Alienware m15 R6 review: "High-end gaming laptops don't get much better than this"

Alienware m15 R6
(Image: © Dell/Alienware)

GamesRadar+ Verdict

An incredibly powerful gaming laptop that's sure to be futureproofed for years to come - though it's every bit as hot and loud as one would fear given the grunt under the hood.


  • +

    Incredible performance

  • +

    Makes the most of the RTX 3080

  • +

    Amazing 360Hz Full HD display


  • -

    Gets both extremely hot and loud

  • -

    Heavy for its size

  • -

    Plastic chassis as opposed to metal

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The Alienware m15 R6 is somewhat of a miracle machine given the guts of the unit that’s wrapped up inside such a small frame. The company has been making some of the best gaming laptops that come with the best graphics cards and best CPUs for gaming around for a very long time, and this model is no different from its predecessors in that respect. This is often tempered by a well-known fact: Alienware gaming laptops have always been on the expensive side of things. Again, the m15 R6 is no different here too. 

But is such a beastly Alienware gaming laptop worth your money in 2021? The Alienware m15 R6 seeks to answer this - and does so with a show of force.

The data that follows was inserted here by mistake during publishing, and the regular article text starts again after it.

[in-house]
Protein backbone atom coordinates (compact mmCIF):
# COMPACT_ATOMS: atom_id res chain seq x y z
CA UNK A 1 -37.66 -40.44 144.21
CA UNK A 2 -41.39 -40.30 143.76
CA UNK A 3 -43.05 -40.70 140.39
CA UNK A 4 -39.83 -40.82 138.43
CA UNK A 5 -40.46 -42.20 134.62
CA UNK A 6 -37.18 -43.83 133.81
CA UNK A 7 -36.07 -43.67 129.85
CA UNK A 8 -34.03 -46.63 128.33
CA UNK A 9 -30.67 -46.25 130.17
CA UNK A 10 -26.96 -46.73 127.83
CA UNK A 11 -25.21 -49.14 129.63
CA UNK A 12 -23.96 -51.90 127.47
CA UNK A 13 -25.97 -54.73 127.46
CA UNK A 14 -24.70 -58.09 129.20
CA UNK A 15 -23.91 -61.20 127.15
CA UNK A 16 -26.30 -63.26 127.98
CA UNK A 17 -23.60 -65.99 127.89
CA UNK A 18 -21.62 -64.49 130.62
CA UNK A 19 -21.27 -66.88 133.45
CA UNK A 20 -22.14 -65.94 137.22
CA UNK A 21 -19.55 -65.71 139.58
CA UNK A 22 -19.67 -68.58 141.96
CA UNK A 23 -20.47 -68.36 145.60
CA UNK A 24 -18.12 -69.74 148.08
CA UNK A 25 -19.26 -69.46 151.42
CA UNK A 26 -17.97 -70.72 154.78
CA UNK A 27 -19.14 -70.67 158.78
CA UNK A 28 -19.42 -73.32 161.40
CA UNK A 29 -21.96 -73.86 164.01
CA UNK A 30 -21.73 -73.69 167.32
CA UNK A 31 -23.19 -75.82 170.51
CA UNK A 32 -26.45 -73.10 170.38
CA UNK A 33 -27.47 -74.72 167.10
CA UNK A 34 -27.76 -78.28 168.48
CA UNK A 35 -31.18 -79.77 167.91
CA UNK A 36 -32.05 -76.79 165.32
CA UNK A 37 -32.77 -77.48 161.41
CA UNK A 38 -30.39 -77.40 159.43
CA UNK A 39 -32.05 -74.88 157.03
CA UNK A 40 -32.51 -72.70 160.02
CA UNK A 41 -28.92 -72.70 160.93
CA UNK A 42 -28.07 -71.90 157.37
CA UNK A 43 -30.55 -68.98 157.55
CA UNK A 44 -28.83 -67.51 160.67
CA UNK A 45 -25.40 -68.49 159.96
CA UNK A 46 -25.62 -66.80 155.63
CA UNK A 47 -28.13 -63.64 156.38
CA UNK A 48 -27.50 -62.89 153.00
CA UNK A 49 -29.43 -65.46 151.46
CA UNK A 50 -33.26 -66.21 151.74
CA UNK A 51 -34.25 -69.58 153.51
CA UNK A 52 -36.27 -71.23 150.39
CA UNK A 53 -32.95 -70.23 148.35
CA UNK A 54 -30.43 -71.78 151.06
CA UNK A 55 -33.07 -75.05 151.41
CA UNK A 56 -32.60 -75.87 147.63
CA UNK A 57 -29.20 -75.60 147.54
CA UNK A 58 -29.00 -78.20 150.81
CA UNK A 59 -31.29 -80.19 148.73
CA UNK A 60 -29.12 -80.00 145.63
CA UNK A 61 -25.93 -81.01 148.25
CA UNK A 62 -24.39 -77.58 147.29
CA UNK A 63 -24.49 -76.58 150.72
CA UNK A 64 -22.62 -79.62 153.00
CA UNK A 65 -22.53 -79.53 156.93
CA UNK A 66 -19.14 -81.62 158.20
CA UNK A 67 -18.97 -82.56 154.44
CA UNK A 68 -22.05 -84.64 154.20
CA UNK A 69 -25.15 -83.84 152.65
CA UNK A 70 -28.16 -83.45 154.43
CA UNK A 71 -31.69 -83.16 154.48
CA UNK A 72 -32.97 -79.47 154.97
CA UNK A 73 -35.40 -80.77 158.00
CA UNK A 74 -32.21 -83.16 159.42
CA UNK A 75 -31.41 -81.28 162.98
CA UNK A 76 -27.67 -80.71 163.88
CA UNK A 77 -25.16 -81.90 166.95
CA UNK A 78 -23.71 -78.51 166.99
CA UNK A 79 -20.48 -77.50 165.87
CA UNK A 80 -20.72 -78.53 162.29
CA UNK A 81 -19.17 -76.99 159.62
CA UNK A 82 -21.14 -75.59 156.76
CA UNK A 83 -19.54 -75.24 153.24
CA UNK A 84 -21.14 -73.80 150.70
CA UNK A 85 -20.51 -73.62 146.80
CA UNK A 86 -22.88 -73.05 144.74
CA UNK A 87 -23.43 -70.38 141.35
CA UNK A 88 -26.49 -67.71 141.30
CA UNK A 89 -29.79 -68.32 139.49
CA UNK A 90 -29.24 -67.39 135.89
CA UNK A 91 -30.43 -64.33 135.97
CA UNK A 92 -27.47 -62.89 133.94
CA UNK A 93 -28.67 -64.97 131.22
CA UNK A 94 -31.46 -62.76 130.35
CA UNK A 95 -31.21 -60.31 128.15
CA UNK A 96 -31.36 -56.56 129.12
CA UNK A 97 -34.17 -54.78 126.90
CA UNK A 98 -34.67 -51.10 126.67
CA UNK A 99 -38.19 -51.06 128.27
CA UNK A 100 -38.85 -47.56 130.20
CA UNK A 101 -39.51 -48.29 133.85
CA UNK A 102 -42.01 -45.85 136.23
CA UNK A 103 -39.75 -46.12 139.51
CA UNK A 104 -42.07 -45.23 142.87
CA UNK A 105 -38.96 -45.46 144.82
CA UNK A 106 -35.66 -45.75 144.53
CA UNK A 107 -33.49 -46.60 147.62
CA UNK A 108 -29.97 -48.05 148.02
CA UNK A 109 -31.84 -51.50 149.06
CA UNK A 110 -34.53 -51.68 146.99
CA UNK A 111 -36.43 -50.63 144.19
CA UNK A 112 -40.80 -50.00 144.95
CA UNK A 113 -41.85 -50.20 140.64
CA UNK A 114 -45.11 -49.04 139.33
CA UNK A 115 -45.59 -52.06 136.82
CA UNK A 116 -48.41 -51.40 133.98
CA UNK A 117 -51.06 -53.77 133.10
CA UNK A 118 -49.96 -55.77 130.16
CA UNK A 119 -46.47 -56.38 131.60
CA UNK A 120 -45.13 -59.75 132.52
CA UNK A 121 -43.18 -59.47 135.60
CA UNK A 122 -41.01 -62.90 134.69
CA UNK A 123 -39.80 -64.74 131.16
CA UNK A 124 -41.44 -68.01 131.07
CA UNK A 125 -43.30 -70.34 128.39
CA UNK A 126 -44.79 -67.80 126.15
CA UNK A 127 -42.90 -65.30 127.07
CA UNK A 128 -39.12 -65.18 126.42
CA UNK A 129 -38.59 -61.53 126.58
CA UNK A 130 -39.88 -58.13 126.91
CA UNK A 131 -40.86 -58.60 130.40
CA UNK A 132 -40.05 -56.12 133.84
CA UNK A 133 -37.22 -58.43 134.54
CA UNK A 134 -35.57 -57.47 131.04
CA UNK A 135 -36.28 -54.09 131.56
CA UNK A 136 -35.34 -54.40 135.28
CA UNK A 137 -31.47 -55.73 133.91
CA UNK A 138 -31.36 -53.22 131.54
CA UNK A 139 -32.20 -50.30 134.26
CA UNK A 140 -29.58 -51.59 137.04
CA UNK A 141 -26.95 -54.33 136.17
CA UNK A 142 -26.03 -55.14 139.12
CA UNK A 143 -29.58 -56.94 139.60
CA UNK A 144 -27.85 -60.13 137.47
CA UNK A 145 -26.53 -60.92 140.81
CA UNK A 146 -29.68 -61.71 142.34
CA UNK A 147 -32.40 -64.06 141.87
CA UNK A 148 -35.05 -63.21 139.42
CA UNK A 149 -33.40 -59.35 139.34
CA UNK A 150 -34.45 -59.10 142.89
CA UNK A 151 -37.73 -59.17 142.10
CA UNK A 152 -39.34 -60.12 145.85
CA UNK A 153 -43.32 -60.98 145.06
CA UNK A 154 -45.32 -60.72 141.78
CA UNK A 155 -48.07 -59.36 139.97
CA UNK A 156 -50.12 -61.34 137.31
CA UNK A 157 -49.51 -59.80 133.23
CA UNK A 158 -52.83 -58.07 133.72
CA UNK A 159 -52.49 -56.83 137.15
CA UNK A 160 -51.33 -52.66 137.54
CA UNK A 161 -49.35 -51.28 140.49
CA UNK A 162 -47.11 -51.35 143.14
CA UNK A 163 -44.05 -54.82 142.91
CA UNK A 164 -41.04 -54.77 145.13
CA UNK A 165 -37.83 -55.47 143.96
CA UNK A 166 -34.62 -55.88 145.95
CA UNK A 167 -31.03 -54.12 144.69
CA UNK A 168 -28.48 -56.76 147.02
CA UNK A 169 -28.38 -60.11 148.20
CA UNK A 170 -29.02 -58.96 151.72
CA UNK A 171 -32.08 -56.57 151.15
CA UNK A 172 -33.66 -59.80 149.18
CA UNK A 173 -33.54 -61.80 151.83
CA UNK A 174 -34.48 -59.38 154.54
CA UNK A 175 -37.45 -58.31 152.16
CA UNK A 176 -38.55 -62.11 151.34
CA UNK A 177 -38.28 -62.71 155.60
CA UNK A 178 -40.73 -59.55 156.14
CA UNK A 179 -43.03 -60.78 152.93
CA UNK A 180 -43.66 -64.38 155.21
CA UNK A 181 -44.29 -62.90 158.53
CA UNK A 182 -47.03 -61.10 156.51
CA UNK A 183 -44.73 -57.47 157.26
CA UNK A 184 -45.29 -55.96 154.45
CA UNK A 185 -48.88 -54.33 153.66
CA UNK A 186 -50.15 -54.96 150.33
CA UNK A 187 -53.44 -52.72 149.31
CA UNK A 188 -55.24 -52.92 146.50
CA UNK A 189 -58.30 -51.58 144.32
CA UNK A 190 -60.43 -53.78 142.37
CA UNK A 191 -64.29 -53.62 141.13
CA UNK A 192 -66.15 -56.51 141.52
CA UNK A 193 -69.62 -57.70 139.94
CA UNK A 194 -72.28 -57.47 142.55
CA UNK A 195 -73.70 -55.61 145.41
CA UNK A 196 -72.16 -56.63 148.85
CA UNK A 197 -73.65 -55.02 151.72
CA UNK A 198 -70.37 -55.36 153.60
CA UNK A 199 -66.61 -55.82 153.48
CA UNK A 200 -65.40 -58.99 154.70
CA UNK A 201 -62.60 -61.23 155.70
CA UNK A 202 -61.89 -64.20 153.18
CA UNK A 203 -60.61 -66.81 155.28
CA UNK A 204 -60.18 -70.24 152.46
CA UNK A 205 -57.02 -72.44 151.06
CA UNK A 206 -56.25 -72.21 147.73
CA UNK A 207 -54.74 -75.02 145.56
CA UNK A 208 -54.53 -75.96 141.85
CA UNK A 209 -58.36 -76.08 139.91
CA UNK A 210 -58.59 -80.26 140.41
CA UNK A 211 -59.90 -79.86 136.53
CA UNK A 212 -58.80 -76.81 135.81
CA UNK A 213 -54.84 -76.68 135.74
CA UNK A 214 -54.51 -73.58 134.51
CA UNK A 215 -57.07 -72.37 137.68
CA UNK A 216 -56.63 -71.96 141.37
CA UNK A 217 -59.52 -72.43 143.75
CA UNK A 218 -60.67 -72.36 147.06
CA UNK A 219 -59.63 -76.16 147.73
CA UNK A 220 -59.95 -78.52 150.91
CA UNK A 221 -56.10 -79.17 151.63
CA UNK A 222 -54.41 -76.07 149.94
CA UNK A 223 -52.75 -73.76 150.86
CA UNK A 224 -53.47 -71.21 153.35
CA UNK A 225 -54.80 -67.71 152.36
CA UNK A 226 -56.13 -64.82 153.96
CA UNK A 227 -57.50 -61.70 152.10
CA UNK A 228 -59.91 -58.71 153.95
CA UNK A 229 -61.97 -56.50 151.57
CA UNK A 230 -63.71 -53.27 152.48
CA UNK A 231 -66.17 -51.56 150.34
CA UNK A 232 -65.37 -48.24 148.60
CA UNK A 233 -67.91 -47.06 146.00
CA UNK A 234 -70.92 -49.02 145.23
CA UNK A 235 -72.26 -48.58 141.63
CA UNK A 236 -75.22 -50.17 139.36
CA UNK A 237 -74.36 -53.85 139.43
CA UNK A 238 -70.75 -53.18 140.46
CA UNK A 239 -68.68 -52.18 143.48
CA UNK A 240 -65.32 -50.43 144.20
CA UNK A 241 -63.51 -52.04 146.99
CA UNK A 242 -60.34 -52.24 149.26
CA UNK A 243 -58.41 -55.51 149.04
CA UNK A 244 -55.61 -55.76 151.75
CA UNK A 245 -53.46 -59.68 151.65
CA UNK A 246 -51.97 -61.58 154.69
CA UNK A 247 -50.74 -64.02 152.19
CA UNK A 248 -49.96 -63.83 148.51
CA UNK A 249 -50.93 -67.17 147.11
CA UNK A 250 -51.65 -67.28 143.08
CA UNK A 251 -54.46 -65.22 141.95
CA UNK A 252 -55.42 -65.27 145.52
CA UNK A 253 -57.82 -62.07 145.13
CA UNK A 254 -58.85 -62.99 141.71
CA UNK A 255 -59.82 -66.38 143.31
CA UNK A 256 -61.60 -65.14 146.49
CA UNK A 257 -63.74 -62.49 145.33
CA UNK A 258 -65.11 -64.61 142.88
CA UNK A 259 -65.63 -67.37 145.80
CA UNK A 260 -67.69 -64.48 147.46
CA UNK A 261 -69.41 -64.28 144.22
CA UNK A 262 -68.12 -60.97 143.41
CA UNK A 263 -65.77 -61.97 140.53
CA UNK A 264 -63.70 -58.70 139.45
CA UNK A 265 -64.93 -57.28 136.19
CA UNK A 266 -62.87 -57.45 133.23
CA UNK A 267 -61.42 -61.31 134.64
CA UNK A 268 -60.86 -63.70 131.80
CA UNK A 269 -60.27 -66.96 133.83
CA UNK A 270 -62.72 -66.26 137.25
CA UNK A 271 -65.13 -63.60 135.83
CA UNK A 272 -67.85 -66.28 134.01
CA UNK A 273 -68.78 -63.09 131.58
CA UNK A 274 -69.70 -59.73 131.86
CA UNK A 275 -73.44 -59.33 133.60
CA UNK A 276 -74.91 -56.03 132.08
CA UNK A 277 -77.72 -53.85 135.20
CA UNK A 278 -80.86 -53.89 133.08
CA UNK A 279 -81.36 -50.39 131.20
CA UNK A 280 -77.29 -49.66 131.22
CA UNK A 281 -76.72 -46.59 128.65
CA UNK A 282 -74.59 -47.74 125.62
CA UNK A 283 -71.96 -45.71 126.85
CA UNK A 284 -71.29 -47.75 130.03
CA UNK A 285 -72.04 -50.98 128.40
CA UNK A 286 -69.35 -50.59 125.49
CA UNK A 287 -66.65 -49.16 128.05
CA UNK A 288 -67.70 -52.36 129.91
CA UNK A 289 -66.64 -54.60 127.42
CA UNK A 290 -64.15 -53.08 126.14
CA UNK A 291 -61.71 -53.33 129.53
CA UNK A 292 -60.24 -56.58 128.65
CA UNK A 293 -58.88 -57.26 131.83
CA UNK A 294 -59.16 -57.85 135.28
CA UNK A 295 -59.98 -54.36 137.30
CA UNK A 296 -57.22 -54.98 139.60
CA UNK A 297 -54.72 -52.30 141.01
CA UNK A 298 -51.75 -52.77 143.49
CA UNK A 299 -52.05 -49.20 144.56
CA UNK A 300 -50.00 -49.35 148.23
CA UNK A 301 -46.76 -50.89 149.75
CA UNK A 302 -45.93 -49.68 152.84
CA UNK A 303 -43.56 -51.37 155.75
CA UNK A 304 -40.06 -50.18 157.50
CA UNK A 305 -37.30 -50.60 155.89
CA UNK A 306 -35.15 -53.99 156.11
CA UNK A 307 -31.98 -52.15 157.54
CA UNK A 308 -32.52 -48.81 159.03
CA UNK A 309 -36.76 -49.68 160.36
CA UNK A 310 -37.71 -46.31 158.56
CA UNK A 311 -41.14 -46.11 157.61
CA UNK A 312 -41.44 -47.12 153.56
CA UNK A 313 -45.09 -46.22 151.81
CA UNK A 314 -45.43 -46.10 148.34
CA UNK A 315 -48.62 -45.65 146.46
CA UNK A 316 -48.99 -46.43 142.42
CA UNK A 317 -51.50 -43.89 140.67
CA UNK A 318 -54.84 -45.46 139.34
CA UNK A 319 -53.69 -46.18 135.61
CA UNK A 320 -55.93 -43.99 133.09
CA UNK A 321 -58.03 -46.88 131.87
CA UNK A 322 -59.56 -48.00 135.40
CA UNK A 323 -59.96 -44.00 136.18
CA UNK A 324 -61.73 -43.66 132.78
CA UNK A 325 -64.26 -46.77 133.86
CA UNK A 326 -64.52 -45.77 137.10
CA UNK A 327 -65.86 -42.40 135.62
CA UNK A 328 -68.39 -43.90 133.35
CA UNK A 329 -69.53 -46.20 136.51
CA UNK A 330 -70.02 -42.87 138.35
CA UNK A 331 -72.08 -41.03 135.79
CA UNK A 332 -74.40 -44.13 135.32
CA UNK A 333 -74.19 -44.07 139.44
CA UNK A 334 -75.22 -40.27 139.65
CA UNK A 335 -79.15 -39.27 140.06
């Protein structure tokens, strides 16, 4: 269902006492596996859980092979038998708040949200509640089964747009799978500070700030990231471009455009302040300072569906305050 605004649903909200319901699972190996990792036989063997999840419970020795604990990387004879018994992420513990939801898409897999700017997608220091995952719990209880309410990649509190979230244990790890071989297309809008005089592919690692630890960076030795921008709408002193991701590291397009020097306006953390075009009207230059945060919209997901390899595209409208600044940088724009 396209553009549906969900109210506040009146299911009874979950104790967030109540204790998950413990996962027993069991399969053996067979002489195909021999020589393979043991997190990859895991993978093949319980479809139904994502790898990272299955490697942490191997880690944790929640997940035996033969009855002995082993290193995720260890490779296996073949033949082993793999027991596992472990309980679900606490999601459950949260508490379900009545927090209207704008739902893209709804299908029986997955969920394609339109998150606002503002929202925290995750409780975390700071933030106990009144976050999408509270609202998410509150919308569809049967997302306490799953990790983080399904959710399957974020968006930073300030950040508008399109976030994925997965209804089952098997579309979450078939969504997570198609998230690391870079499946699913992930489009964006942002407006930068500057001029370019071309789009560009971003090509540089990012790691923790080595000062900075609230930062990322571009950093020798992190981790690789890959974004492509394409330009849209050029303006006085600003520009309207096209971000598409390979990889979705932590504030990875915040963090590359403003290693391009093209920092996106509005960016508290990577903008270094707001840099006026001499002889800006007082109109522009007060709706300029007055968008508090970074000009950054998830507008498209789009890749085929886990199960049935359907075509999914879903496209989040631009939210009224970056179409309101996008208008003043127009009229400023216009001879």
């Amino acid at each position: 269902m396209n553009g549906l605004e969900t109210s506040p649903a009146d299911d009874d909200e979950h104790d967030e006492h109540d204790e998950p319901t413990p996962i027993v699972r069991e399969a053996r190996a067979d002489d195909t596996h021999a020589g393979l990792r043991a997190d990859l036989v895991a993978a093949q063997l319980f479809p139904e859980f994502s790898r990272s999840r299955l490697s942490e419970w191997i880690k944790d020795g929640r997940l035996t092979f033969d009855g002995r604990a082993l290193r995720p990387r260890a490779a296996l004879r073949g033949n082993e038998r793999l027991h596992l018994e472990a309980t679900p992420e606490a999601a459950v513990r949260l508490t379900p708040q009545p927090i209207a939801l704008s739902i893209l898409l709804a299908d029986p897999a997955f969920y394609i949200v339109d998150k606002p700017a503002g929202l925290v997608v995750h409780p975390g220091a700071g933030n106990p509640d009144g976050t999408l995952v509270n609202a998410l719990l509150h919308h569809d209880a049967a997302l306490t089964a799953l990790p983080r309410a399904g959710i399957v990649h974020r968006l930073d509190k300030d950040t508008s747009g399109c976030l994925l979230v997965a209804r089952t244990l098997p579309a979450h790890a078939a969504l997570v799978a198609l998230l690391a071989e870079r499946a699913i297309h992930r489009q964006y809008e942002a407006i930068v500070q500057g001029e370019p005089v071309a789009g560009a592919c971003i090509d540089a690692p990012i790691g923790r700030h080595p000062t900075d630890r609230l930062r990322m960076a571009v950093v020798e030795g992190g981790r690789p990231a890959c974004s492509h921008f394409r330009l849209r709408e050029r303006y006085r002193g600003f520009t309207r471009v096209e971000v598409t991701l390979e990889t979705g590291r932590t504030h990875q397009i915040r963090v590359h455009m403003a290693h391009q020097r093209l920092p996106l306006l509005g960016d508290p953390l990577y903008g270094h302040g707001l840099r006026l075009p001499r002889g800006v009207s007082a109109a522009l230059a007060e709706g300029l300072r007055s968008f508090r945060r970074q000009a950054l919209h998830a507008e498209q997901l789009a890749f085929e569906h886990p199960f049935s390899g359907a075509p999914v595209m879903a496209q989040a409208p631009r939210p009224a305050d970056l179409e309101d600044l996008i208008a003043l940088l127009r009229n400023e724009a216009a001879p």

Alienware m15 R6 review: design and features 

There’s very much a love-it or hate-it design with Alienware laptops, but looks are subjective, so this will be in the eyes of the beholder. Personally, I like the design, but I am a little disappointed in the plastic construction. For the money, I anticipated an all-metal chassis for this price, one that would feel more premium, much like a Razer Blade laptop, for example. And though that aesthetic certainly cuts an intimidating figure, especially with its black-on-black color scheme and subtle ‘15’ decal on the lid, the overall construction is serviceable but not too exciting or innovative. 

But one thing of note on the build, however, is that despite its heft (and it is considerable) when factoring in the specs under the hood the laptop is surprisingly thin. Now I won’t go so far as to say it’s lightweight, and the bulky and outdated generic Dell power adapter certainly doesn’t do it any favors, but it’s still a triumph in design that it's this thin given it has to accommodate a beefy set of components and the mechanics to cool them all inside. 

Alienware m15 r6

(Image credit: Alienware/Dell)

Processor:  Intel Core i7-11800H
Graphics: Nvidia GeForce RTX 3080
Memory: 32GB DDR4 RAM (3200MHz)
Display: 15.6-inch, 360Hz 1ms
Resolution: 1920 x 1080
Storage: 1TB PCIe M.2 SSD
Ports: Left: 1x RJ-45 Ethernet NIC Port, 1x Global headset jack; Right: 1x Type-A USB 3.2 Gen 1 Port, 1x Type-A USB 3.2 Gen 1 Port w/ PowerShare 2; Back: 1x Power/DC-in Port, 1x Type-C (Thunderbolt 4, USB 3.2 Gen 2, 15W (3A/5V) Power Delivery) Port, 1x Type-A USB 3.2 Gen 1 Port, 1x HDMI 2.1 Output Port
Connectivity: Killer Wi-Fi 6 AX1650 (2x2) 802.11ax Wireless and Bluetooth
OS: Windows 10 Home
Weight: 5.93lbs (2.69kg)

Delving deeper into the potential offered by the specs, and there's a lot to be impressed by from a sheer technical perspective. An 11th generation i7 is certainly no slouch for gaming, browsing, or more creative tasks such as video rendering, for instance. This is definitively an enthusiast's gaming laptop, built for hardcore gamers, through-and-through and that's due in part to the borderline-ridiculous amount of power on offer, especially relative to its 1080p panel. In other words, the Alienware m15 R6 doesn't really break a sweat.